I have had rather less time that I would have liked recently to read, but I have rather belatedly enjoyed Sir Max Hastings’ Nemesis: The Battle For Japan 1944-45 (published in America under the title Retribution). It caused a storm of protest in Australia when it came out because of a short chapter in which he characterised the Australian effort in the later part of the war as one in which the army displayed cowardice and insubordination in the face of its own officers, and the role of Australia as a whole as plagued by sabotage by the trades unions, particularly in the docks.
Views vary as to whether Hastings’ analysis is fair. He does not display any unswerving criticism about Australians, and is highly complementary about the role of the Australian 9th Division in North Africa, before it was recalled to Australia by the Labor Prime Minister, trade unionist John Curtin. Hasting is demonstrably right about the fact that the Americans held the Australian military effort in very low esteem: MacArthur said, “I tell you, these Australians won’t fight”, and the contempt that both Roosevelt and Churchill felt for Curtin in February 1942, when Curtin refused to allow Australian troops help to hold Burma against the Japanese, is all too clear from the correspondence which Churchill quotes at length at pages 136 to 146 of Volume IV of his history of the war. Since Curtin’s death, other socialists and trades unionists have sought to prop up his reputation, but his wartime record speaks of appalling weakness, incompetence and misjudgement which did real damage to Australia’s standing.
Not least among Curtin’s failings was his dishonesty with the Australian people; as Peter Stanley has pointed out, Curtin knew perfectly well from intercepted intelligence by mid 1942 that Japan had no intention of invading Australia, but lied about this for another crucial year, presumably in order to promote the interests of his sponsors in the trades unions who were doing so well of out the fear that was provoked, and for his own re-election prospects.
In the end, of course, it all blew over; Australia’s relationship with the UK, and indeed the USA, is about as hard to ruin as Australia’s inherent wealth, and Robert Menzies substantially repaired Australia’s reputation and prosperity during the 1960’s. What is more interesting to come out of the book are the long terms effects of the war. Hastings’ main conclusions are:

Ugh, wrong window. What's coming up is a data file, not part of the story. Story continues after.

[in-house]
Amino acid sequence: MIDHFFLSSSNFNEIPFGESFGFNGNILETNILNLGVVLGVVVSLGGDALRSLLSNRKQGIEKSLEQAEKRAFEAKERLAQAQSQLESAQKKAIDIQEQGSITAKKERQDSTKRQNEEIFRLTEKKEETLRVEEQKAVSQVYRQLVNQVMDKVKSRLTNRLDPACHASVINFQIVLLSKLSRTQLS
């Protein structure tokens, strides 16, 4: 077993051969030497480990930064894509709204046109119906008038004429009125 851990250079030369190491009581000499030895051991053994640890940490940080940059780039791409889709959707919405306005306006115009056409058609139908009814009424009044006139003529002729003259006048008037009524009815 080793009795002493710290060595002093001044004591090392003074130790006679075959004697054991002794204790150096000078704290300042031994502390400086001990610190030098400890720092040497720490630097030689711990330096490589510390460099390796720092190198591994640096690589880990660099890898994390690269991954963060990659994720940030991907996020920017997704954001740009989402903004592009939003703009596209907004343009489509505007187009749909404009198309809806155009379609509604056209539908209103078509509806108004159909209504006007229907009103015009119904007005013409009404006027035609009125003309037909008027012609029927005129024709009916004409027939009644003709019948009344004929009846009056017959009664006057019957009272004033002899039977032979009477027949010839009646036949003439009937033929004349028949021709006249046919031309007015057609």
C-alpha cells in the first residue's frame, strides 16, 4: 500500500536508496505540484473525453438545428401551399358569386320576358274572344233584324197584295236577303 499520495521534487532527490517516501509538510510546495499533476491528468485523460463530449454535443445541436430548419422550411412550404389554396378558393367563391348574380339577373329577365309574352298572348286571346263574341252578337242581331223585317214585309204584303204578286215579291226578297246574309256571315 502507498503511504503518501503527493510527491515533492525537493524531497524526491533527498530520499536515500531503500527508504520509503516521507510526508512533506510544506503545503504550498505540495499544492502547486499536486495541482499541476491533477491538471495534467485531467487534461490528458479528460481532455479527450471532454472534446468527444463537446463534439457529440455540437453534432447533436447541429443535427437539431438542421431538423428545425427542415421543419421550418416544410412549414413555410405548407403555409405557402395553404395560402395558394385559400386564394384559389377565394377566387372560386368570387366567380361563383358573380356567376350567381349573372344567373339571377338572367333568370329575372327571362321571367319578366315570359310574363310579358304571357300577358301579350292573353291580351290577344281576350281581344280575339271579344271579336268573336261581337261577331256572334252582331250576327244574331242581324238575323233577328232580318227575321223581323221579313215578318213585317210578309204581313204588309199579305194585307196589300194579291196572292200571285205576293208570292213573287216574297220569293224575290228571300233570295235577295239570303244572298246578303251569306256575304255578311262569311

- That the US army and navy performed extraordinarily well, not despite the fact that most of the servicemen were amateurs, but because of it. Farmers, doctors, lawyers and so on soon learned how to fight with exceptional skill and bravery.
- That the long-term US attitude to war has been conditioned by these unique events; there has been an attitude in the US that other wars – less total – can be fought and won in the same way. Despite repeated evidence to the contrary – Korean, Vietnam, Iraq and Afghanistan – Americans seem to think that all can be made to bend to their will by sheer application of military resource.
- That the extreme inhumanity of the Japanese towards the Chinese, the people of South East Asia and Caucasian prisoners from 1931 to 1946 has in no way been exaggerated. The personal recollections of the Japanese suggest regret that they lost the war, but (unlike in the case of Germany) otherwise show no regret at all for their actions.
- That the dropping of the atomic bombs in 1946 did indeed save millions of lives, not so much because it would otherwise have been necessary to invade the mainland of Japan, but because such an invasion was thought necessary at the time. Hastings suggests that the blockade of Japan was rapidly reducing Japan to starvation, and that once the Russians started with remarkable ease in throwing the Japanese out of Manchuria, just a few days before the end of the war, it would have been possible for the Americans to do little more than wait. Not, of course, that the idea of millions of Japanese civilians starving themselves to death is much more attractive than the inevitability of thousands more of them ending their lives as Kamikazes in defence of their homeland.
What is also clear is that my generation has been extraordinarily fortunate to have escaped the horrors of total war.